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Interview: In Praise of Grandfathers

 

Time to bring grandfathers out of the shadows.

Grandparents are playing a vital part in many families today, yet few studies have focused on the role of grandfathers.

According to Dr. Robin Mann, the significance of grandfatherhood for men has been underestimated. Mann is associate research fellow at the Oxford Institute on Ageing at Oxford University in London, England.

His study of grandfathers was published in the Journal of Aging Studies (Vol. 21, 2007).

AHB reached Dr. Mann in London

Ruth Dempsey: Grands today can be in their 40s and 50s. This is a long time to grandparent.

Robin Mann: It’s true, on average, people spend more years as grandparents today. Clearly, longer life expectancy is one of the main reasons. The good news is grandparents have more opportunities to develop relationships with grandchildren as they reach their teens and early adulthood. The flipside for western societies is that delaying childbirth into the mid-30s means the transition takes place much later in life.

There is also considerable difference in how people experience grandparenting. In Britain, for example, working class women are four times more likely to become a grandparent before their 50th birthday than middle class women. So younger grandparents tend to be poorer. They are likely to have the added pressure of balancing
grandparenting with paid employment and caring for an elderly parent. In fact, the image of the grandparent leisurely spending time with grandchildren in retirement is a privileged one.

Today, there is no one story. The experience of grandparenthood has become polarized.

RD: Why so little research on grandfathers?

RM: I suppose the obvious reason is that the family is seen as a female domain with grandmothers, or “mum”, occupying the central position. So, to some extent it’s been assumed that what grandfathers do is defined by grandmothers.

But it’s not simply a case of ignoring grandfathers. Men are usually older than their spouses and older men are more likely to spend time away from the family. Men also have lower life expectancies. So for many grandchildren, grandfathers were simply not in their lives to the same extent.

But this is changing. We have stories of grandfathers today who are highly involved with their grandchildren, but who can’t remember ever having a conversation with their own grandfathers. These men remember their grandfathers as authoritarian figures.

It’s interesting. When I started investigating grandfathers many people asked me why I was looking solely at grandfathers and not looking at grandmothers. There is a big danger in implying that men are excluded!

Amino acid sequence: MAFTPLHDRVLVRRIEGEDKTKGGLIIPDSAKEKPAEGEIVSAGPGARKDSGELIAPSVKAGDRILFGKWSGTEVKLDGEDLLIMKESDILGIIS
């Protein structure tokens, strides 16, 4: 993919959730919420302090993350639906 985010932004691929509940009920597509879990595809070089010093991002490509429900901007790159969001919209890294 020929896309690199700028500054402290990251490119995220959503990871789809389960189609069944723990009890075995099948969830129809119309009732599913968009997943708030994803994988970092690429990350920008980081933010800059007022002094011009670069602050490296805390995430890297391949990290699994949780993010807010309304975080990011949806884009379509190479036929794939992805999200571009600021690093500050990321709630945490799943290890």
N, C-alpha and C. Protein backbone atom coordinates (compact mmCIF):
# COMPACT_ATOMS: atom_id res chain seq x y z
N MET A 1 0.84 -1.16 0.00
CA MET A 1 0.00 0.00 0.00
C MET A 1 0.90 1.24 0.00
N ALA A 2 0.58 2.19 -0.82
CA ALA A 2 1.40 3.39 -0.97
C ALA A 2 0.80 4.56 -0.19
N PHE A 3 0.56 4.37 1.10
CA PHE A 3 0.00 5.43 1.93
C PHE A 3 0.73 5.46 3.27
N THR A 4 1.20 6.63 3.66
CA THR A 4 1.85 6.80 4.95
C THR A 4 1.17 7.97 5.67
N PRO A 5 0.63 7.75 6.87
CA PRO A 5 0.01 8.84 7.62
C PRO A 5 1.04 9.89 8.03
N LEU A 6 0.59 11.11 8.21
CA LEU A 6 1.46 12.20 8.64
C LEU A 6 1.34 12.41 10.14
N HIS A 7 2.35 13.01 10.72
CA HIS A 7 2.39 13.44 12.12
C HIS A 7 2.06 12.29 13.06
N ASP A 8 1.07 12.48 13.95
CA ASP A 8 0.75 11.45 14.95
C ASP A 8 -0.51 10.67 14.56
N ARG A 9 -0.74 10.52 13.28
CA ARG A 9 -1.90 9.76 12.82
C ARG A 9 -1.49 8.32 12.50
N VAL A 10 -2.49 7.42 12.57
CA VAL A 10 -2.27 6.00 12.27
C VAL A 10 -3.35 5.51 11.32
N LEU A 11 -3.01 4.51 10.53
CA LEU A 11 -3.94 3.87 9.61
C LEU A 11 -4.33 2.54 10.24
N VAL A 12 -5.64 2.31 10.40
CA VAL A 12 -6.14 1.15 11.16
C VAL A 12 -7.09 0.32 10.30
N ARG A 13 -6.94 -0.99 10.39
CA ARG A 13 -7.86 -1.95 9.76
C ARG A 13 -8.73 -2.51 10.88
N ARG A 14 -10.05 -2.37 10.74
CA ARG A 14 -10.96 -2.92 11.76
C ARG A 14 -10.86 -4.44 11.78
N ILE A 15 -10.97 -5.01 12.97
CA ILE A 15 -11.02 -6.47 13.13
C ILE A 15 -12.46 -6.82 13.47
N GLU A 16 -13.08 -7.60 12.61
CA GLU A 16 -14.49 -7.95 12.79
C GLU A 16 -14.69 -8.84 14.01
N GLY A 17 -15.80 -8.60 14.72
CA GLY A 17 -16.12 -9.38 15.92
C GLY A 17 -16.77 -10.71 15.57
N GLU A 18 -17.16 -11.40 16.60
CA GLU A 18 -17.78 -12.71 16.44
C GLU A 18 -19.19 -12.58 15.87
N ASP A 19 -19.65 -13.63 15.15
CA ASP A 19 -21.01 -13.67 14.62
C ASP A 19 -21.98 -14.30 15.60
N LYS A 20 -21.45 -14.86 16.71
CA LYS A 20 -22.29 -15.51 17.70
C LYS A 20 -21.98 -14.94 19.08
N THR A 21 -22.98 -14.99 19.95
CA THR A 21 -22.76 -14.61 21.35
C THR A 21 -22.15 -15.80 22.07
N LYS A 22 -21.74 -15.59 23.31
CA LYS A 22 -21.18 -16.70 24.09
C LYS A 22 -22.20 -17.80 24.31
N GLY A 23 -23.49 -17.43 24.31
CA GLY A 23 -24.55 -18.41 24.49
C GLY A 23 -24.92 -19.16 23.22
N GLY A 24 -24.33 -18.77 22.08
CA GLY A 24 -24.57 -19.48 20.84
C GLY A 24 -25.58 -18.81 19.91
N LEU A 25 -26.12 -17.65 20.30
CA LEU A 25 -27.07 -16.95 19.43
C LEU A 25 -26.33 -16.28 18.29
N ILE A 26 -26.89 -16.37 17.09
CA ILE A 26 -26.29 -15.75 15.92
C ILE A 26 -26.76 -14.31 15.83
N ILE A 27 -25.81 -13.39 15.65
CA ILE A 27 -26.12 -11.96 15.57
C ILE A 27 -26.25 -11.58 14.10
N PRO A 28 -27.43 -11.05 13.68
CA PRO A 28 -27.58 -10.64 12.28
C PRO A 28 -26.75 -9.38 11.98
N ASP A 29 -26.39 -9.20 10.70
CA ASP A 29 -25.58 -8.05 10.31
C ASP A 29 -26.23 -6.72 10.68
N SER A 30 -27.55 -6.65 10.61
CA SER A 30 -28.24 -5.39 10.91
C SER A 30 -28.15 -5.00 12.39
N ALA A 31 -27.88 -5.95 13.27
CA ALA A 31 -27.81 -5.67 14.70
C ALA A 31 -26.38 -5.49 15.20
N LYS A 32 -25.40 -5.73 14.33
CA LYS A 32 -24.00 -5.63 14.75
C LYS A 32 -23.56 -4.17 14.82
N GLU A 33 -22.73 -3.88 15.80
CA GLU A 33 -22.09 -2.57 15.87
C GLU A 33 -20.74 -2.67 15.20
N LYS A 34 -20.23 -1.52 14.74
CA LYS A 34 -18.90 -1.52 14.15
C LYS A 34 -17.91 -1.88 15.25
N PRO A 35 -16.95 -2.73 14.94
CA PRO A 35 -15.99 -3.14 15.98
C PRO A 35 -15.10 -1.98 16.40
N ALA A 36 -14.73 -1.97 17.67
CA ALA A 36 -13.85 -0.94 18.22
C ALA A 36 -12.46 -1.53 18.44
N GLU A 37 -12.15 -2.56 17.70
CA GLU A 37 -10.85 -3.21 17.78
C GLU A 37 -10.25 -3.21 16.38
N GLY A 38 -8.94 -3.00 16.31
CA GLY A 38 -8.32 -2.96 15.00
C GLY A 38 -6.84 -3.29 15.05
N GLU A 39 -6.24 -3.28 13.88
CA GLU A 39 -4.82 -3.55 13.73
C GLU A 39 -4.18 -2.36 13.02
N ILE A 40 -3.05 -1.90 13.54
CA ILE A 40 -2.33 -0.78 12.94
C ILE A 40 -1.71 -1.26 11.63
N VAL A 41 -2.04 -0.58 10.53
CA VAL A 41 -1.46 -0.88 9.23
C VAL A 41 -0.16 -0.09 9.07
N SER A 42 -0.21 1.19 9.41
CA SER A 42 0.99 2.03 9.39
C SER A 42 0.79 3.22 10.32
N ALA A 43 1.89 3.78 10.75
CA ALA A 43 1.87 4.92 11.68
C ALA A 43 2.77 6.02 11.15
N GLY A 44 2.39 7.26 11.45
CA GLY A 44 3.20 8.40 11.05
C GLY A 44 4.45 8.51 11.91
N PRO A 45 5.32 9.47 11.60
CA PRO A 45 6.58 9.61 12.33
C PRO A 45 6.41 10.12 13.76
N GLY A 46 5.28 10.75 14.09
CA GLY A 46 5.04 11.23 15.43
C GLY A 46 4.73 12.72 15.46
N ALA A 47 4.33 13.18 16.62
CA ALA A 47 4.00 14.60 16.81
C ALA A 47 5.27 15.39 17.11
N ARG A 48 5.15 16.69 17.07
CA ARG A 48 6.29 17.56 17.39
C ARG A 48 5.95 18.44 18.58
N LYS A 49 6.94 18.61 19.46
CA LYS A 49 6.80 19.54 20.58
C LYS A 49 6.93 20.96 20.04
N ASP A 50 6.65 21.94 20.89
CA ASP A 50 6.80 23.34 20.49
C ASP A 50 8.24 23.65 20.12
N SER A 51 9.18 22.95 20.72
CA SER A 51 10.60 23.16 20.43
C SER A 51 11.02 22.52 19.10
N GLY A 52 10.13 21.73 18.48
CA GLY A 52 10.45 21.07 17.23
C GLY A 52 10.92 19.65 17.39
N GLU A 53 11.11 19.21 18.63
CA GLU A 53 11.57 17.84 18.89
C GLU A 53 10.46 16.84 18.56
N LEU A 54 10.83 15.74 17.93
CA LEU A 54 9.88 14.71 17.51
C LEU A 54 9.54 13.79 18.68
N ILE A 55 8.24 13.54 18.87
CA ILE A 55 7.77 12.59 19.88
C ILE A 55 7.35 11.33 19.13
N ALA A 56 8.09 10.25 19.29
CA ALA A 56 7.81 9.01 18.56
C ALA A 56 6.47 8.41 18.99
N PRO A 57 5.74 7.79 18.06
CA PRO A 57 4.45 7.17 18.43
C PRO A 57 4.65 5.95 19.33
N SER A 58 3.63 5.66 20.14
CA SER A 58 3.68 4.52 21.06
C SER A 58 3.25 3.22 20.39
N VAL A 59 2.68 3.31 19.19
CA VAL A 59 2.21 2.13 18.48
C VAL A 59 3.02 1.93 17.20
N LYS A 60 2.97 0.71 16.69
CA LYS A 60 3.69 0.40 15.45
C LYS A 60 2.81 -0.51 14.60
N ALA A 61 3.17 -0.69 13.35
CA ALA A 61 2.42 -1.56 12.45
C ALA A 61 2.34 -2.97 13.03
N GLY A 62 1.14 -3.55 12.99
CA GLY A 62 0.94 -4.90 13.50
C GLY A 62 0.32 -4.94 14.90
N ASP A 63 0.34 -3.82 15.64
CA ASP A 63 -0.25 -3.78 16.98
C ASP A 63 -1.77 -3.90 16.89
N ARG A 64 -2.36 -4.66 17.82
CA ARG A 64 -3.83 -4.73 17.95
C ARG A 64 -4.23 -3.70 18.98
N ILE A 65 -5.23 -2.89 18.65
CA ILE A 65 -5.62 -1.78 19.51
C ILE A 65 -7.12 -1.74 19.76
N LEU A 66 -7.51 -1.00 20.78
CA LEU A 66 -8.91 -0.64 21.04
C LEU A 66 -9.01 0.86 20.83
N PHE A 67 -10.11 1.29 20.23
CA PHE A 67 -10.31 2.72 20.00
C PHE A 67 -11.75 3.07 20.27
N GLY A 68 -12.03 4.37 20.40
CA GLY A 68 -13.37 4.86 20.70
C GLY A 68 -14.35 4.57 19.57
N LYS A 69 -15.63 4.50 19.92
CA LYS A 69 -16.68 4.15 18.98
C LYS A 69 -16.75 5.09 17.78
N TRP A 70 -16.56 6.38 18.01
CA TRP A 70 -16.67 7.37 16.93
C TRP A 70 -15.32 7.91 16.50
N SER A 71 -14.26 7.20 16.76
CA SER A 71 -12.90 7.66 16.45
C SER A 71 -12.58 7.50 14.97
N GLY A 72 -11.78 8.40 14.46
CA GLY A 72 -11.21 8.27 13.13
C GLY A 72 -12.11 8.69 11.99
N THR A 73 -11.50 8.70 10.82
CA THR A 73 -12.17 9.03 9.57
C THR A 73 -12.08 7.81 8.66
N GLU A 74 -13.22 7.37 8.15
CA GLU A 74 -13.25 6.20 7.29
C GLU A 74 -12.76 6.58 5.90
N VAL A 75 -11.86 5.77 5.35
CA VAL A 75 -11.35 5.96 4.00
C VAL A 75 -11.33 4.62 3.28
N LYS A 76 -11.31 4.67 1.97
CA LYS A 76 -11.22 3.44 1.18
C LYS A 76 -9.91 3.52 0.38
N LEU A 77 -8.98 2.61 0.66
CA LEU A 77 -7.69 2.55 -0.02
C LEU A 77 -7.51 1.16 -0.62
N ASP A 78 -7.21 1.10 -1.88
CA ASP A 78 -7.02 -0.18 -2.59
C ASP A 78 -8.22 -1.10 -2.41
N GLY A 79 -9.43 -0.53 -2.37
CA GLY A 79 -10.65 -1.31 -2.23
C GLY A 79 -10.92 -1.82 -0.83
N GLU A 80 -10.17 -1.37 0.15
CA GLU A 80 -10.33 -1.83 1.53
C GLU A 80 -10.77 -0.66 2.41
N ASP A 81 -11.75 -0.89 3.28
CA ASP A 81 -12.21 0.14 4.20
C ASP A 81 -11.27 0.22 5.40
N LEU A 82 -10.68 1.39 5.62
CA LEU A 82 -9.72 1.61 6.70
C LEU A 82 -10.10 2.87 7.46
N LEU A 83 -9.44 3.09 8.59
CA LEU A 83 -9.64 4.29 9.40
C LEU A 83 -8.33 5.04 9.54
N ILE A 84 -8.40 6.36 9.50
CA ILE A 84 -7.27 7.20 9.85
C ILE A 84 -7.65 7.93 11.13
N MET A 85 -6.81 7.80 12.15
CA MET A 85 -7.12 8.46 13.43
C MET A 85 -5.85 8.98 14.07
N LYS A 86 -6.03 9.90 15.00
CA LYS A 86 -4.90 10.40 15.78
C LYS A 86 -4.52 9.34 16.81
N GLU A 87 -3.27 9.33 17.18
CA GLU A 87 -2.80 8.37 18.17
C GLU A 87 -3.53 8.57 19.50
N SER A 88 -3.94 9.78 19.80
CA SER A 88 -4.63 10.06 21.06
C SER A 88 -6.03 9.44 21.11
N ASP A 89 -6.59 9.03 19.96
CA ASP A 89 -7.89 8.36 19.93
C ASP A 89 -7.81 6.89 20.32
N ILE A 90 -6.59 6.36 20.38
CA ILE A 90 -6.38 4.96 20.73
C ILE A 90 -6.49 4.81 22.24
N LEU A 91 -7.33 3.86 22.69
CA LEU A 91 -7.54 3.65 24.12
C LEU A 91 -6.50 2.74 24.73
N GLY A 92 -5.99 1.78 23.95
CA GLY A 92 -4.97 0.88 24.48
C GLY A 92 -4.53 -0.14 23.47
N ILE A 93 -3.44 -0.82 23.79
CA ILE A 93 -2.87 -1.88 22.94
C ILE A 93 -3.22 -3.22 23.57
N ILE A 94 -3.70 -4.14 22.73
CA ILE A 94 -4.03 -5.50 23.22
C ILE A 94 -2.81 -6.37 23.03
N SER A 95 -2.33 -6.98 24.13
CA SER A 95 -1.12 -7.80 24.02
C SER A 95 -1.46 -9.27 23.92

RD: Paternal grandparents are less involved in grandparenting than maternal grandparents. Is that right?

RM: Many studies have found that children have stronger bonds to grandparents on their mother’s side. This can be particularly acute in families where there has been a divorce. The father’s parents can lose contact altogether.

One interesting explanation offered by evolutionary psychologists is that women are always related by maternity, whereas men can never be certain they are the biological fathers to their children. This could mean maternal grandparents are more likely to go that extra mile for their children.

But there are also cultural and economic factors. For example, bonds to paternal grandparents are stronger in rural farm families. This is also true for south Asian families.

RD: Young children perceive grandmothers to be more involved in their lives . . .

RM: I think it’s possible to identify different phases in the grandparent-grandchild relationship. With very young grandchildren, contact is more likely to be mediated by parents and their child care and support needs. At this point, grandfathers often have a playful and fun-loving role.

As children reach their teens, grandparents see their grandchildren less often. But relationships can still remain as close emotionally. Older grandchildren also give back. If they live nearby, they visit their grandparents, drive them around and take them out to dinner perhaps. At this stage, we found that grandfathers can play a very important role in guiding and mentoring their grandsons.

RD: Today grandfathers want to build strong bonds with grandchildren. Can you give me an example?

RM: They like to involve grandchildren in family history and stories of the past. For example, grandfathers like to share family photos and sing songs. They like telling stories they may have told to their own children and those they may have even heard themselves, as children.

I think it’s about the human need to understand our roots. Perhaps we find some reassurance about our own mortality – the continuity of time and the continuity of our world – in the lives of our grandchildren.

RD: What types of activities do they enjoy with grandchildren? Is there a difference between older and younger grandfathers?

RM: Grandfathers create bonds with grandchildren by sharing activities and special interests. In our study, this included a variety of things like:

playing games;
going to the museum;
spending time in the garden; and
reading books.

Younger grandfathers will benefit from having been more “hands-on” as fathers. But they are also more likely to be working. So they may spend less time with their grandchildren than older grandfathers, who are retired.

RD: What about your own grandfathers? Can you share some memories?

RM: I have very fond memories of my grandfathers. I have less memory of my maternal grandfather as he died when I was quite young. But I have very fond memories of “grampy”, my father’s father. My memories of him are gardening, cricket, the Second World War, smoking a pipe, going to the pub to shoot some pool. He wasn’t so much of a storyteller, but he was fun and loved playing games (competitively!).